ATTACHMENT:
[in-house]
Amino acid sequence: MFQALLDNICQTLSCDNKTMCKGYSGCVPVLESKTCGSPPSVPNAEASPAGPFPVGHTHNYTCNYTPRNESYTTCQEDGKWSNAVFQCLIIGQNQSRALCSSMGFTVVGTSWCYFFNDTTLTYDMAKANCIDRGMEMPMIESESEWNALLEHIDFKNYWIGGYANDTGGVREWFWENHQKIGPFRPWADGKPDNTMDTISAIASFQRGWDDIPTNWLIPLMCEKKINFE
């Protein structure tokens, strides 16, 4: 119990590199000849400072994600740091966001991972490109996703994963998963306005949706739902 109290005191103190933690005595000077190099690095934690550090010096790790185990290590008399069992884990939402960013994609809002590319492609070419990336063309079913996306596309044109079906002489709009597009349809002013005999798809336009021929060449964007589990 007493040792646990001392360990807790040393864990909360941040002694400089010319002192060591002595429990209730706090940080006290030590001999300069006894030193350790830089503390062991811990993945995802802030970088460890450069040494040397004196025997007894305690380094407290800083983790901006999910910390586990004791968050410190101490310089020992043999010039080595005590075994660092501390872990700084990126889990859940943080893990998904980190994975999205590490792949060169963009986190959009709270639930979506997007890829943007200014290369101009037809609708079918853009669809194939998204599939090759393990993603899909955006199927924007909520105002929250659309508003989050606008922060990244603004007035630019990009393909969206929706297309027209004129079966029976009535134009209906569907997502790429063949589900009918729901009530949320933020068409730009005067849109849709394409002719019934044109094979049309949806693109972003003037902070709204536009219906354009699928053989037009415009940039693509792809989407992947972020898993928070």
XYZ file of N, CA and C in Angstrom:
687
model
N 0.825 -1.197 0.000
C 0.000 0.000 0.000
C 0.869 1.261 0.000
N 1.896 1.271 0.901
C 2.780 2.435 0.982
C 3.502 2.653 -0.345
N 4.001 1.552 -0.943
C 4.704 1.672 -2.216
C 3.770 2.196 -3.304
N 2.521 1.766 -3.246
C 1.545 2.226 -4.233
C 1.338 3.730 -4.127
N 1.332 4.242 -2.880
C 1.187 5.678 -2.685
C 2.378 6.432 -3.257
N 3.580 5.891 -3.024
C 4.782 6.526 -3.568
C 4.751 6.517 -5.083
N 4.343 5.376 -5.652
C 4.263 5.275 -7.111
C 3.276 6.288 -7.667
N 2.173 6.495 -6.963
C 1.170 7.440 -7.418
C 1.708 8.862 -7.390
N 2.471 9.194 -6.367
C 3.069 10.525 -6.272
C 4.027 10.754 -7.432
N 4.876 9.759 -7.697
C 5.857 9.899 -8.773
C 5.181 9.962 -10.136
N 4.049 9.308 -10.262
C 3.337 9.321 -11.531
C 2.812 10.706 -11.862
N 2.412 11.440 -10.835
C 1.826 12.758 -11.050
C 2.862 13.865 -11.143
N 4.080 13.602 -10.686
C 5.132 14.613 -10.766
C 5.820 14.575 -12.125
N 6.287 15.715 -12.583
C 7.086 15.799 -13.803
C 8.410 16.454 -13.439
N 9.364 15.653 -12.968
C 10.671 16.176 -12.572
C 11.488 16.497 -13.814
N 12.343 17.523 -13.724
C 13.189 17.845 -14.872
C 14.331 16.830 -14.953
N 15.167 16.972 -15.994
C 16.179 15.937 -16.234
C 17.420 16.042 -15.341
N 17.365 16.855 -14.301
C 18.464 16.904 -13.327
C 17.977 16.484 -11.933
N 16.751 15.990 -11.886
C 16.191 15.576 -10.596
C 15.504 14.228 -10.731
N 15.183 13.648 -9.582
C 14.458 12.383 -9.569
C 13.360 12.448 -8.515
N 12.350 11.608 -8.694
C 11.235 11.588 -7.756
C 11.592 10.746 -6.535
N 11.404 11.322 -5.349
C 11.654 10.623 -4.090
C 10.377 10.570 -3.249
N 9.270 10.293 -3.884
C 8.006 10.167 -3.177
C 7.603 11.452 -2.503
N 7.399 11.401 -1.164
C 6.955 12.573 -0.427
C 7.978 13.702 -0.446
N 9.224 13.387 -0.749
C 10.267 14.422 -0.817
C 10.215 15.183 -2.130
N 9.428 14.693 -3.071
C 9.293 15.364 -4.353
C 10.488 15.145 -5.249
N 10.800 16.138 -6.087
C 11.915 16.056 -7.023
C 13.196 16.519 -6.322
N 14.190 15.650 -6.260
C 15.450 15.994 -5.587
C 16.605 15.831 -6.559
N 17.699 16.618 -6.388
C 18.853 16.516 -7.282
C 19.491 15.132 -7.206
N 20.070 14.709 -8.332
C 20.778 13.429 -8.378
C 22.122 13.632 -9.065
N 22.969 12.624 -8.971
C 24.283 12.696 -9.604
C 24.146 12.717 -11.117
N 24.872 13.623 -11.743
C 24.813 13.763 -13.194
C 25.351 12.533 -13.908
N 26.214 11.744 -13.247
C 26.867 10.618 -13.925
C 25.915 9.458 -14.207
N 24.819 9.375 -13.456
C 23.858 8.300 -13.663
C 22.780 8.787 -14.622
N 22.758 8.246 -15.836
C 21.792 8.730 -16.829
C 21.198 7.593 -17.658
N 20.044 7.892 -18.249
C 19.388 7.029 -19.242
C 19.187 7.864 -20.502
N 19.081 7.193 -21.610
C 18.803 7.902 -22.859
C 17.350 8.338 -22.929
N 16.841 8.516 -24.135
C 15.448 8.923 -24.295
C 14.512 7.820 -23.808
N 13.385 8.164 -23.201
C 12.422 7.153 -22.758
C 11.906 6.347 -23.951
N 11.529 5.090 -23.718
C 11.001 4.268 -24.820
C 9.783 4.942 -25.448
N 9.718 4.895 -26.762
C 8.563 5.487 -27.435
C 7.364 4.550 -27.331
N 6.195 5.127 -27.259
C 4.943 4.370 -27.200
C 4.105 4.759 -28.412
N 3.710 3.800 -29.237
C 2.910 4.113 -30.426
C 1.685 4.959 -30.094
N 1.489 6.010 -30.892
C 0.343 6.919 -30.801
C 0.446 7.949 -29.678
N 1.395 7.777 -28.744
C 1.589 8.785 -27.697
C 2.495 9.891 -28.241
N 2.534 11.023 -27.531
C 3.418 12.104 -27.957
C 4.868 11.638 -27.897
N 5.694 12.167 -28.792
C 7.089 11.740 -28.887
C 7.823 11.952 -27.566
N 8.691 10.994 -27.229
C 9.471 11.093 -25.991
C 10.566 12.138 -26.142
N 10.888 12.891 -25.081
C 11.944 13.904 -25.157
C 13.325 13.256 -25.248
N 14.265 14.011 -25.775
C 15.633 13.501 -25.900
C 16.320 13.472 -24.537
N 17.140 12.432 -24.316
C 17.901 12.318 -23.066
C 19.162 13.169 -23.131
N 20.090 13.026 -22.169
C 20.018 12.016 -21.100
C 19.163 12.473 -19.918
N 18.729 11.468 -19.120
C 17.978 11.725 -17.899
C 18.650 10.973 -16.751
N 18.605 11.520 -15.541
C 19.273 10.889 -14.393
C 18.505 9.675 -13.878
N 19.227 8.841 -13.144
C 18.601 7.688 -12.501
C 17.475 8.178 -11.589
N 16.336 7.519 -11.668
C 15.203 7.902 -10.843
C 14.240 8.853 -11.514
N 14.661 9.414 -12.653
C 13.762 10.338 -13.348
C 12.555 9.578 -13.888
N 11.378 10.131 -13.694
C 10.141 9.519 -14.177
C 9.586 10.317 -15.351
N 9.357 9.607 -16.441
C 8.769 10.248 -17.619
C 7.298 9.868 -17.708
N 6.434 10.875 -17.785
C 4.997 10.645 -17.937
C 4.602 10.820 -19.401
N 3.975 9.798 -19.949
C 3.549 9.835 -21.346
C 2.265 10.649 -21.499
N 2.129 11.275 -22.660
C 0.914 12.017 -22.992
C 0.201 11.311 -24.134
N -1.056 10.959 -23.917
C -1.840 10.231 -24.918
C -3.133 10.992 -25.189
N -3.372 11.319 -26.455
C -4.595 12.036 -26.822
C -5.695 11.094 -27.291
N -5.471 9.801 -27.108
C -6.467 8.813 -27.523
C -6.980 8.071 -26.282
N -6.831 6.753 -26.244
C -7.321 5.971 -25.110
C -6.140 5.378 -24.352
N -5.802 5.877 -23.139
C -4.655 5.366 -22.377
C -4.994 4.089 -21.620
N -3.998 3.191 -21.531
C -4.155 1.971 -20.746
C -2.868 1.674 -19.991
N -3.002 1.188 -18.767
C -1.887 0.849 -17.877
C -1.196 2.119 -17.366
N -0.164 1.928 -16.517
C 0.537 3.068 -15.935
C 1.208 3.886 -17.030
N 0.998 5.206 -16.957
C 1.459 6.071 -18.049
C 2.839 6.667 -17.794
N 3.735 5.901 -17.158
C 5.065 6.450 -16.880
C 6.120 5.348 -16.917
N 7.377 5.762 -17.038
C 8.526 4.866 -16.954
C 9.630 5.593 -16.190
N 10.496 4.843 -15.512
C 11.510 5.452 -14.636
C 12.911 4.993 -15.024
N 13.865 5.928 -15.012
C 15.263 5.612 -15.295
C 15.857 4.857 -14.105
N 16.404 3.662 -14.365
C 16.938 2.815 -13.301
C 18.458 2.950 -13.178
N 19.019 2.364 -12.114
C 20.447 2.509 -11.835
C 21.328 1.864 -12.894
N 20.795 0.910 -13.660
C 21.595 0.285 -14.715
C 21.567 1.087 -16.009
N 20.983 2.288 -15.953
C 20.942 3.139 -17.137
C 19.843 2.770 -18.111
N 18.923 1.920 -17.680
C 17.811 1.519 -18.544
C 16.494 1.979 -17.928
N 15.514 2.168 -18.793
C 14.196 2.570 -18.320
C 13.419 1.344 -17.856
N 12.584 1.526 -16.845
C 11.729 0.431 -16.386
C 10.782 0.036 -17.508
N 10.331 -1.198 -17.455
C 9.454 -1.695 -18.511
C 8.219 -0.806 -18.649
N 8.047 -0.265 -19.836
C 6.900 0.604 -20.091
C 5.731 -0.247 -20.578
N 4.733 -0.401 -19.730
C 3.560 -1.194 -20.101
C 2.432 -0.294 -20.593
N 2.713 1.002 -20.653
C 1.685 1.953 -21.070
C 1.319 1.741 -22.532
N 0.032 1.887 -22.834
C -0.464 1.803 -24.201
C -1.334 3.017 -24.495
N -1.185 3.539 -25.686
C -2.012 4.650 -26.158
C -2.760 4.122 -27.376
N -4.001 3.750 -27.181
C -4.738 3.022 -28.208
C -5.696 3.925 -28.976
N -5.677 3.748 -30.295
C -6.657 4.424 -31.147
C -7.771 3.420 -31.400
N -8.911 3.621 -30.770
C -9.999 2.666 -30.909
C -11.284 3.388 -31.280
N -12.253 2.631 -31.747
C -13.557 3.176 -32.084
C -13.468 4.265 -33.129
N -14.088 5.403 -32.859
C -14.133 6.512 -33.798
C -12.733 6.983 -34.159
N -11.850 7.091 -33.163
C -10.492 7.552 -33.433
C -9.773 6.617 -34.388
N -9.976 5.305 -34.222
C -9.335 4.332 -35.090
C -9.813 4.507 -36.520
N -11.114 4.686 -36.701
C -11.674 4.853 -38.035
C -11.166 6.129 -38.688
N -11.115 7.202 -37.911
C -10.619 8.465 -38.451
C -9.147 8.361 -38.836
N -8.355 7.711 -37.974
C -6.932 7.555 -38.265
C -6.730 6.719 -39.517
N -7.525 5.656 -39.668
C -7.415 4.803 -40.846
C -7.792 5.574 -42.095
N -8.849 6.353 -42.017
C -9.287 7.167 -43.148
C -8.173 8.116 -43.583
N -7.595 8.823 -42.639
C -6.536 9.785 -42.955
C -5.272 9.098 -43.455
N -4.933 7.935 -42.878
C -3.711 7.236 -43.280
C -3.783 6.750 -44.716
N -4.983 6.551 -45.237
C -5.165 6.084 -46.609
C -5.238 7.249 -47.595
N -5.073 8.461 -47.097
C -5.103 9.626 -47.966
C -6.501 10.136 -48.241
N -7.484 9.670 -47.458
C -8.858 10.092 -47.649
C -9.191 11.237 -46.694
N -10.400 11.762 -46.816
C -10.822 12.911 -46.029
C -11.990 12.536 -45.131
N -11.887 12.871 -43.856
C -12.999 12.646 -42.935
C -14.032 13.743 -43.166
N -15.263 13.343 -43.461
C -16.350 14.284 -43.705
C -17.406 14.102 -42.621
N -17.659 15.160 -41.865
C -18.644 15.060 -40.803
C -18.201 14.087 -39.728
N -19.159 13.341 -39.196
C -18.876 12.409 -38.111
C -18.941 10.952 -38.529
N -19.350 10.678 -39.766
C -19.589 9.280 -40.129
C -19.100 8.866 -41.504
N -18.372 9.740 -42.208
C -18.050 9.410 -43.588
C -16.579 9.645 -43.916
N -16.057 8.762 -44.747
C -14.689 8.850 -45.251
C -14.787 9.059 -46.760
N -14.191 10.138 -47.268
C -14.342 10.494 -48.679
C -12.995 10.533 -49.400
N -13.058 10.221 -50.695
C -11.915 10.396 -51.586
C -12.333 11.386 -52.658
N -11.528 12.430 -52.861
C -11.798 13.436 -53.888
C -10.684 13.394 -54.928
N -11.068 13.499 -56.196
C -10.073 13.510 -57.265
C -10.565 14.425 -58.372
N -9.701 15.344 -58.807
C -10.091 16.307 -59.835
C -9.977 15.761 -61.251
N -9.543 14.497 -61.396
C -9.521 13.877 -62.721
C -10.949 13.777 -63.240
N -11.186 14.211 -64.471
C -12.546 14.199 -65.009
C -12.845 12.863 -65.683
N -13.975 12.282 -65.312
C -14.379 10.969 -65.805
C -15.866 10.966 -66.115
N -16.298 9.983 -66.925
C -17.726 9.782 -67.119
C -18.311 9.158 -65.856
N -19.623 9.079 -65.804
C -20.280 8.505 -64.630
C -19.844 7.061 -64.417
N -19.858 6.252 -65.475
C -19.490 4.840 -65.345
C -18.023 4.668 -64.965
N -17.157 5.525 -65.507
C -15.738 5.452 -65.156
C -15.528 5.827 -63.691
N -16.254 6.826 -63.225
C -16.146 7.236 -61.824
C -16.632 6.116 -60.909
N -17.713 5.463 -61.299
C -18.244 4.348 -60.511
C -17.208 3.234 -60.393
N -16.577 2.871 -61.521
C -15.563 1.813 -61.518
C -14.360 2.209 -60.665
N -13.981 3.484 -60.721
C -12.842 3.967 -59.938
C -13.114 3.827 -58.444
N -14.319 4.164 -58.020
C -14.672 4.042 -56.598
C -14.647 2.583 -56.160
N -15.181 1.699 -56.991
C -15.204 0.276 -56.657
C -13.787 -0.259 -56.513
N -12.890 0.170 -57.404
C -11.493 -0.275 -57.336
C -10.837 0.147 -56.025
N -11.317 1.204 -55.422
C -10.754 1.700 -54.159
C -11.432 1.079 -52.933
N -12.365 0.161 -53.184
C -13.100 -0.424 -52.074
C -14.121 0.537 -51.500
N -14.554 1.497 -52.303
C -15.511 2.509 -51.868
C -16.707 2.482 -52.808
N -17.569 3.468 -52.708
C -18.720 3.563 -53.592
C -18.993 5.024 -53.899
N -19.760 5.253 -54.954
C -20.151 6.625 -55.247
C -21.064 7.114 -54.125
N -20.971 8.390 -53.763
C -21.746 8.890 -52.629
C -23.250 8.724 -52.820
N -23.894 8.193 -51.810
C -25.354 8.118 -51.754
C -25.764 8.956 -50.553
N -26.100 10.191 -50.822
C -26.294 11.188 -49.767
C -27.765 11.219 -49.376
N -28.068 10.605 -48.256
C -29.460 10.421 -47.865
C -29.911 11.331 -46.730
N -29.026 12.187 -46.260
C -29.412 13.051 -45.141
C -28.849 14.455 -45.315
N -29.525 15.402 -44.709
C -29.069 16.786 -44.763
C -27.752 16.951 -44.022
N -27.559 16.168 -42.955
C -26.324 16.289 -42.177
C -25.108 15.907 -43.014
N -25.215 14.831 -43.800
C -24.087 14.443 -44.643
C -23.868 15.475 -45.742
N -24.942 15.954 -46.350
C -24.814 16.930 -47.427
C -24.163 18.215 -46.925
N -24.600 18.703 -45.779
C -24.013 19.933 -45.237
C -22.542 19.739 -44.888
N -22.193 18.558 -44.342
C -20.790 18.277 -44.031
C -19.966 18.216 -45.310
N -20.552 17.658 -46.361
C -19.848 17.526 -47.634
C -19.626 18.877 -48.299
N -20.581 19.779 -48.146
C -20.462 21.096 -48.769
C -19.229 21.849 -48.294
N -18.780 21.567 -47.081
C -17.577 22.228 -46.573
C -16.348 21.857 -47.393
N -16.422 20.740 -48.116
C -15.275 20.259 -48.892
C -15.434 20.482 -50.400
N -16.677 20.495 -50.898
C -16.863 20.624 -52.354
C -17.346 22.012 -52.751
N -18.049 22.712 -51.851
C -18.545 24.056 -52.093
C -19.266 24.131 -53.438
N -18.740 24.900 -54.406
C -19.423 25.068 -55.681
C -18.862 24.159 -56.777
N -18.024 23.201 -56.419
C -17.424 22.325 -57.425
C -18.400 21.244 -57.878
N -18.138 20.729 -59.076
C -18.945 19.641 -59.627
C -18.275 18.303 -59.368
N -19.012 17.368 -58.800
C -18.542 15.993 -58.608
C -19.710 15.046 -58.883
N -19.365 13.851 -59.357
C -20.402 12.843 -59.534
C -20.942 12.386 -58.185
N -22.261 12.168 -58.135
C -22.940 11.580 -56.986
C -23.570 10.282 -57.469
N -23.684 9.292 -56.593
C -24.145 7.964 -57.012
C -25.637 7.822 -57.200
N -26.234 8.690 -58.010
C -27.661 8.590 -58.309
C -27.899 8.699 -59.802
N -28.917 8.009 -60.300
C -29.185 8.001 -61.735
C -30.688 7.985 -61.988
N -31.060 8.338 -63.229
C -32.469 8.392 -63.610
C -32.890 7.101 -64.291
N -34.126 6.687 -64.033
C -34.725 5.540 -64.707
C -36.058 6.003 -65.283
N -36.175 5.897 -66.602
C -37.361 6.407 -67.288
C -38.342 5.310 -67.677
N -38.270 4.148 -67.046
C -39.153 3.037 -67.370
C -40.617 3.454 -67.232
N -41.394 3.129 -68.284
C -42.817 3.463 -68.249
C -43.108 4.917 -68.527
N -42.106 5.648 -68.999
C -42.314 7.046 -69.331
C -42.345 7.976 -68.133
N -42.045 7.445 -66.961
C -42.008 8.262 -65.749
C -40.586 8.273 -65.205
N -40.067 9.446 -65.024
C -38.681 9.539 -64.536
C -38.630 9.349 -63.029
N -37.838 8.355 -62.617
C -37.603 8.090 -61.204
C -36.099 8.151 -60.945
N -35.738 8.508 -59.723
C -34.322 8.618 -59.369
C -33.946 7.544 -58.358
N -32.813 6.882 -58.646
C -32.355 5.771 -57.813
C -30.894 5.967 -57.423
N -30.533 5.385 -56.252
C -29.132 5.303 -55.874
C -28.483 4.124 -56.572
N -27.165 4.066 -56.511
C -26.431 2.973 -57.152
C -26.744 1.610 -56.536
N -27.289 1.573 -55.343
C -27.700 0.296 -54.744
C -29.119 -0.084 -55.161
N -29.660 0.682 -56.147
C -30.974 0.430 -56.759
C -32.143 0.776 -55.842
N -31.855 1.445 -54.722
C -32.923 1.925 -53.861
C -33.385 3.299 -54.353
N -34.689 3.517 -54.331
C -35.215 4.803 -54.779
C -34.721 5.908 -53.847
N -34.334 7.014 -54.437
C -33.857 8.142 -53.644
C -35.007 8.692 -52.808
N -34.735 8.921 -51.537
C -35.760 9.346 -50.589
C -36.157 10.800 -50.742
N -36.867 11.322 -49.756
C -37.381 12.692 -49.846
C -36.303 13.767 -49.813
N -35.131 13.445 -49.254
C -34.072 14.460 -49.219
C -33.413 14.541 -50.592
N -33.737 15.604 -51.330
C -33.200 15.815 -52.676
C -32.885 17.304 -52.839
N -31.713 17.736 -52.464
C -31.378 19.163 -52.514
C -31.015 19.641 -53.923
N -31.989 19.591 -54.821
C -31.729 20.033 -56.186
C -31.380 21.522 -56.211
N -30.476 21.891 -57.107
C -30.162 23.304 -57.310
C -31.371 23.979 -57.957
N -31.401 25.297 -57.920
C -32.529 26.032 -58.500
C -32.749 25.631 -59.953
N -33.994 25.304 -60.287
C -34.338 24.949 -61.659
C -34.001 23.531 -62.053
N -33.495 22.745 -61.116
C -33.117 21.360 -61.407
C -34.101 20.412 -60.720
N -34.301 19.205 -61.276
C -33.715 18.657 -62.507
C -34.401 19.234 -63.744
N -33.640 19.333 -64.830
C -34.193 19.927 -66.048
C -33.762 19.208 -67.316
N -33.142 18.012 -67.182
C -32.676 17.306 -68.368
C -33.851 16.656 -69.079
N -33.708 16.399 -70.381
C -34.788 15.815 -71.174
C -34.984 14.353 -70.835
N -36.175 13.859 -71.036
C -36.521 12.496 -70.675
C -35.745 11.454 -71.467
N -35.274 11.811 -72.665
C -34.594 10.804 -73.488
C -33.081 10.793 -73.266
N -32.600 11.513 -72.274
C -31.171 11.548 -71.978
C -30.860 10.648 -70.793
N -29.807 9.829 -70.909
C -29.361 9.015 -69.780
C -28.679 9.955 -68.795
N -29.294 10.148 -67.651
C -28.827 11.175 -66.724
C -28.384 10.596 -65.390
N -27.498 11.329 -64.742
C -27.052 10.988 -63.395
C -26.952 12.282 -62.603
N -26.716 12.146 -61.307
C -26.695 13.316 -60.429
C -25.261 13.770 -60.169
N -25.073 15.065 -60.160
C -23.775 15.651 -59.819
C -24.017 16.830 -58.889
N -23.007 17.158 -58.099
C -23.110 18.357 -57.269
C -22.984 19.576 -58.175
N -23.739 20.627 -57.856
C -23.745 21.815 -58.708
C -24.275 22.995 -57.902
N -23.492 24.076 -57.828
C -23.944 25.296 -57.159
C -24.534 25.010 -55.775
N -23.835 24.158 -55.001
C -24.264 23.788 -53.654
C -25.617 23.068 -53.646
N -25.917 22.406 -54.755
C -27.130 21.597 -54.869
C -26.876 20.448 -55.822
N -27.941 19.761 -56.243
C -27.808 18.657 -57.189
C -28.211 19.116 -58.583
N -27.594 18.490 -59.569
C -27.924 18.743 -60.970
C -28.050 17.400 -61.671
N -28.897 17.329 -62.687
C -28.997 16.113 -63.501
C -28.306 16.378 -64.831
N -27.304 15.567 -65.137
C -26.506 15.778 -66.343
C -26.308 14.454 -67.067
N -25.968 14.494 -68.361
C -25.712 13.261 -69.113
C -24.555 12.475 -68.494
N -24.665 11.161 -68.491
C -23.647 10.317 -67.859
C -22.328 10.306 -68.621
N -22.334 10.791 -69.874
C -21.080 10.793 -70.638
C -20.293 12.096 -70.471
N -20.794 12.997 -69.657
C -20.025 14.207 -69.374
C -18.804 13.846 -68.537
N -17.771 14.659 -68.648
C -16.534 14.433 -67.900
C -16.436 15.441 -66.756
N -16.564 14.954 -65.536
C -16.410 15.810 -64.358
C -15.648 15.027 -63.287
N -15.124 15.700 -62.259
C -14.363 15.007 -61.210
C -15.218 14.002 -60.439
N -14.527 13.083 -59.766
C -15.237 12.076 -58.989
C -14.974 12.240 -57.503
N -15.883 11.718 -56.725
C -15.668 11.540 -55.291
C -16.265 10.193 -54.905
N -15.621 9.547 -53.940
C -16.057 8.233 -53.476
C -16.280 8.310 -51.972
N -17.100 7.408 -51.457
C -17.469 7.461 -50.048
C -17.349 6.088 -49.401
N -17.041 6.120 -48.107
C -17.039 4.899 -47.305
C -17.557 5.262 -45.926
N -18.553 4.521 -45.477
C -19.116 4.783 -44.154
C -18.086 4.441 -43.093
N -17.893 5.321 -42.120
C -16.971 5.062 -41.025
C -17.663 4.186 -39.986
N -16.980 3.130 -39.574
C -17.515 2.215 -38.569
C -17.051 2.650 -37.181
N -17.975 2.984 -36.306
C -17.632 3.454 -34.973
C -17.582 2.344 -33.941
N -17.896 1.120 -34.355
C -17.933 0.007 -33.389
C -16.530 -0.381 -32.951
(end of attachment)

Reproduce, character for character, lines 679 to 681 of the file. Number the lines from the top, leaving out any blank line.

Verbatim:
N -18.553 4.521 -45.477
C -19.116 4.783 -44.154
C -18.086 4.441 -43.093